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From the sixteenth to the eighteenth centuries, Spanish and Portuguese monarchs launched global campaigns for territory and trade. This process spurred two efforts that reshaped the world: missions to spread Christianity to the four corners of the globe, and the horrors of the transatlantic slave trade. These efforts joined in unexpected ways to give rise to black saints. Erin Kathleen Rowe presents the untold story of how black saints - and the slaves who venerated them - transformed the early modern church. By exploring race, the Atlantic slave trade, and global Christianity, she provides new ways of thinking about blackness, holiness, and cultural authority. Rowe transforms our understanding of global devotional patterns and their effects on early modern societies by looking at previously unstudied sculptures and paintings of black saints, examining the impact of black lay communities, and analysing controversies unfolding in the church about race, moral potential, enslavement, and salvation.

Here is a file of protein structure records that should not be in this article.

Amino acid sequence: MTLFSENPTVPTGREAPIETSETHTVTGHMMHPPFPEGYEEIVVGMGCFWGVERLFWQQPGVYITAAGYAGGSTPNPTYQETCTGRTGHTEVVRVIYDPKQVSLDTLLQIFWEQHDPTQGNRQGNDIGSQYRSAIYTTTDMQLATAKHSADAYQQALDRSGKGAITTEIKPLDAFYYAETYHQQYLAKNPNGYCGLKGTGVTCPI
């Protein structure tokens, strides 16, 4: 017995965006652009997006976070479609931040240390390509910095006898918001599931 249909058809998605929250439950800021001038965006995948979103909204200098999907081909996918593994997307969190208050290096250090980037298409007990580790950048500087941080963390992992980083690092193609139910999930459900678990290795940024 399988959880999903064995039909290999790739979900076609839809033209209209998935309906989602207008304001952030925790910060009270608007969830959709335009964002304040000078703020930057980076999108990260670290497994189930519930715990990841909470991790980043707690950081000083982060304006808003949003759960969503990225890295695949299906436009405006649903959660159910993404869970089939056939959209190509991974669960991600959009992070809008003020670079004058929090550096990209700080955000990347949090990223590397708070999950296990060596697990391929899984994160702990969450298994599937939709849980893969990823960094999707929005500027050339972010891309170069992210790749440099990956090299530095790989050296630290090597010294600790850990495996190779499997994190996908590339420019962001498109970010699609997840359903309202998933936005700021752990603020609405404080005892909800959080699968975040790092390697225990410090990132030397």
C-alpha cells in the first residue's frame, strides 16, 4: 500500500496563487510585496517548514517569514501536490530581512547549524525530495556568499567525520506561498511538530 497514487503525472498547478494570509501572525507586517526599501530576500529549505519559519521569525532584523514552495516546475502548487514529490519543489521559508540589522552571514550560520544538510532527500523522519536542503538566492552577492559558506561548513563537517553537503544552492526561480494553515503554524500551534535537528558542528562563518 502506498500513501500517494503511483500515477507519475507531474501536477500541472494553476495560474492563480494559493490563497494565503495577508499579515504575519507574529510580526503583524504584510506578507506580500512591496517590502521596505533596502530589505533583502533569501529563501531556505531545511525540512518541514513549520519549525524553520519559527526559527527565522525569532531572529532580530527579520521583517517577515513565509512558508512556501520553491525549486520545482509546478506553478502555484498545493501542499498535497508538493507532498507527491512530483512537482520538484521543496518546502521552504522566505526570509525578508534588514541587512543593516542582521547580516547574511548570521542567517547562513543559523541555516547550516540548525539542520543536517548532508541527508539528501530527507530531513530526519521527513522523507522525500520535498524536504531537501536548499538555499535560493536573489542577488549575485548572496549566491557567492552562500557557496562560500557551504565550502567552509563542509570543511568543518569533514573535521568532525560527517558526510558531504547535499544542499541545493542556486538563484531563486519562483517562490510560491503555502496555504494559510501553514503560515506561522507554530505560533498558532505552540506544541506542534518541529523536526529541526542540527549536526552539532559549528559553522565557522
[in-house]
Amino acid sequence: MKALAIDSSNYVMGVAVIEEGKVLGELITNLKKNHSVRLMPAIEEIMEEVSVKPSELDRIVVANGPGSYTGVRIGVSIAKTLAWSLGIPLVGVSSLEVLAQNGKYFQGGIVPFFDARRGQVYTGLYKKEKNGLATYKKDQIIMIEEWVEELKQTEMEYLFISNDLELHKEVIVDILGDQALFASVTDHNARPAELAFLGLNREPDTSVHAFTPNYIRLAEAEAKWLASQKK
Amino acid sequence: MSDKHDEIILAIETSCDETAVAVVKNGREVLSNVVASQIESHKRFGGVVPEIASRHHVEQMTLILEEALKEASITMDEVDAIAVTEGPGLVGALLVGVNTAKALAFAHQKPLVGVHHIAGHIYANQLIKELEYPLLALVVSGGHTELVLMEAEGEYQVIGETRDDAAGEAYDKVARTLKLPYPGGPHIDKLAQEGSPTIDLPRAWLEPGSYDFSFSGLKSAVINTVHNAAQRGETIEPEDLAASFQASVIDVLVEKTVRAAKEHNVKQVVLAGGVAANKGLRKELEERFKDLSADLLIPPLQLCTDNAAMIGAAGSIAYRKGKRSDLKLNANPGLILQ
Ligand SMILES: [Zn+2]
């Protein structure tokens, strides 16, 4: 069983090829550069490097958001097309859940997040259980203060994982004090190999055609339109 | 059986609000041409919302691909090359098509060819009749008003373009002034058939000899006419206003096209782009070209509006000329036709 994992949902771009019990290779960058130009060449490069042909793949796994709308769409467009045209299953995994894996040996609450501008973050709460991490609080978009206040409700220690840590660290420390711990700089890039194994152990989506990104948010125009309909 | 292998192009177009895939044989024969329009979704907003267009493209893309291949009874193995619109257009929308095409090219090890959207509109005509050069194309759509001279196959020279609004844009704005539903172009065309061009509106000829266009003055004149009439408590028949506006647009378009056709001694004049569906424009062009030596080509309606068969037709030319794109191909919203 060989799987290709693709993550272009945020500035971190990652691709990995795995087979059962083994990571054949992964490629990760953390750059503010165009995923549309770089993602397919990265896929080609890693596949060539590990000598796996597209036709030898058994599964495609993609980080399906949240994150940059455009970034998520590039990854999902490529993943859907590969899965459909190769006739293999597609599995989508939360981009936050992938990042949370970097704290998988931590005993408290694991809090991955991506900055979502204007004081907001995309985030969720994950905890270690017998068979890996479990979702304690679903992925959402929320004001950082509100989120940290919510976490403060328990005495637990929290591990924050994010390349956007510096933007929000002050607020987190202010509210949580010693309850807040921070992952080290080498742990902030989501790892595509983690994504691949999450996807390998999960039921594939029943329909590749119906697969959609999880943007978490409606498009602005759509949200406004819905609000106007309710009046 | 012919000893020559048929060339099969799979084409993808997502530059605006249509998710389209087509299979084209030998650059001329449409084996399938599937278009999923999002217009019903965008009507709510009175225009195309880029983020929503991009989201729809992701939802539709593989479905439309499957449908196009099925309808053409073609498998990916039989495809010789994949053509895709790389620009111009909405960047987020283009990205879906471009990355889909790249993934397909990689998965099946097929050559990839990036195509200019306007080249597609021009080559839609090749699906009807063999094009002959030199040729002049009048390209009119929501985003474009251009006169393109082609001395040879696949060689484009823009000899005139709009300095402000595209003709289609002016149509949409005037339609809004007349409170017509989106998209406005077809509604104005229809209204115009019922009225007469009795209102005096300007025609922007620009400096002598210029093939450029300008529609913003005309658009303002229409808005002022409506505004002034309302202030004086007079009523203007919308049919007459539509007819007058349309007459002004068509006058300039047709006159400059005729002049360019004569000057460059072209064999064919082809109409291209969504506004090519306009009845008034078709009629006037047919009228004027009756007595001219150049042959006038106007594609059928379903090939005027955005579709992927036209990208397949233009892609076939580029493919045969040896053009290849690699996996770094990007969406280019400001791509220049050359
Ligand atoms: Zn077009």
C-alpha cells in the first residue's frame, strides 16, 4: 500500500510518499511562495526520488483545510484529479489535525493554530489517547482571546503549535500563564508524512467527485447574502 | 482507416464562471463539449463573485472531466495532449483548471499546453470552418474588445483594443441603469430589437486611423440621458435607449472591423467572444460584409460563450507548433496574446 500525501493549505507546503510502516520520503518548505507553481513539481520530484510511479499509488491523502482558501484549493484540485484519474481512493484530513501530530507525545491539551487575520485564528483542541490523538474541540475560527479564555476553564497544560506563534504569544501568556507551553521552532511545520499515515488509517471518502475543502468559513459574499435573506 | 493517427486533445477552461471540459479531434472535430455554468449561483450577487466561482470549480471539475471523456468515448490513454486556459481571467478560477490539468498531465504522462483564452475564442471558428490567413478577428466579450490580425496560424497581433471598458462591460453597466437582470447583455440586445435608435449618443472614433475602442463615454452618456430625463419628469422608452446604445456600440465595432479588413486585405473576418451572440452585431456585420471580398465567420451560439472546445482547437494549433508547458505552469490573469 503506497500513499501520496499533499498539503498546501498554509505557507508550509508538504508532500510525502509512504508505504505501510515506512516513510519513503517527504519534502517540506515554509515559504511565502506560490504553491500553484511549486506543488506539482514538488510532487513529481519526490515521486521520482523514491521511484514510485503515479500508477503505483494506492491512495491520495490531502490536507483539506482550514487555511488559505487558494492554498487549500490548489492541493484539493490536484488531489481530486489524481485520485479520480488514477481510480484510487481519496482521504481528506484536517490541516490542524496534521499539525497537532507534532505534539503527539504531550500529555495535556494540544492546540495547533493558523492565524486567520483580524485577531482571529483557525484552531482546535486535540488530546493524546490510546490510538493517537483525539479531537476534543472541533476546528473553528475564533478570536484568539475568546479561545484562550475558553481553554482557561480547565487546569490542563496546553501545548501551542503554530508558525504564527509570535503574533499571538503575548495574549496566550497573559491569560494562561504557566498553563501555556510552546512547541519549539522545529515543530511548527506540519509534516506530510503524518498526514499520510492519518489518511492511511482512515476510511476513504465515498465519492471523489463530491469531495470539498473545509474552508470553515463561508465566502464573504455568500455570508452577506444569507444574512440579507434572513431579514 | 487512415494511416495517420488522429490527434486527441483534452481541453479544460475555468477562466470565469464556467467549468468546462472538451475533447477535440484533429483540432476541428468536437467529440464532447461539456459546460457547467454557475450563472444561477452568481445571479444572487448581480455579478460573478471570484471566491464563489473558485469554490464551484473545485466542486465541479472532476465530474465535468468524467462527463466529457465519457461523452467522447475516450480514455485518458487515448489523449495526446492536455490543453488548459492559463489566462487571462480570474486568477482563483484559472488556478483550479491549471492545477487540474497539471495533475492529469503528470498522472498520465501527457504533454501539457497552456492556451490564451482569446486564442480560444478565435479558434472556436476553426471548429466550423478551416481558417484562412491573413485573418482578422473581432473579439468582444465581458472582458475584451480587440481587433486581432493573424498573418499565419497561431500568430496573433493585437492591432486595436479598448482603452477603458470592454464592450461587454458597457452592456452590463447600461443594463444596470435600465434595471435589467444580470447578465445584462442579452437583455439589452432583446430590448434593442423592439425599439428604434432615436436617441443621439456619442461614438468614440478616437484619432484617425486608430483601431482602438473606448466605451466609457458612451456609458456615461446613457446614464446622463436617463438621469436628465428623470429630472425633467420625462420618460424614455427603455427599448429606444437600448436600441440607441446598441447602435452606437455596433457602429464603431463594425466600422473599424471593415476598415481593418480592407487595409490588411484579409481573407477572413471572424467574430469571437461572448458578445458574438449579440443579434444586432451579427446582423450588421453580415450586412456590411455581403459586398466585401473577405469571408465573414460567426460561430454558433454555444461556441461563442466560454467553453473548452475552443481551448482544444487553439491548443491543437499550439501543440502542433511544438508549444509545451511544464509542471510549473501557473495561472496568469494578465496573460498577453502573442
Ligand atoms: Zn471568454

Iberia stands at the center of key trends in Atlantic and world histories, largely because Portugal and Spain were the first European kingdoms to 'go global'. The Early Modern Hispanic World engages with new ways of thinking about the early modern Hispanic past, as a field of study that has grown exponentially in recent years. It focuses predominantly on questions of how people understood the rapidly changing world in which they lived - how they defined, visualized, and constructed communities from family and city to kingdom and empire. To do so, it incorporates voices from across the Hispanic World and across disciplines. The volume considers the dynamic relationships between circulation and fixedness, space and place, and how new methodologies are reshaping global history, and Spain's place in it.
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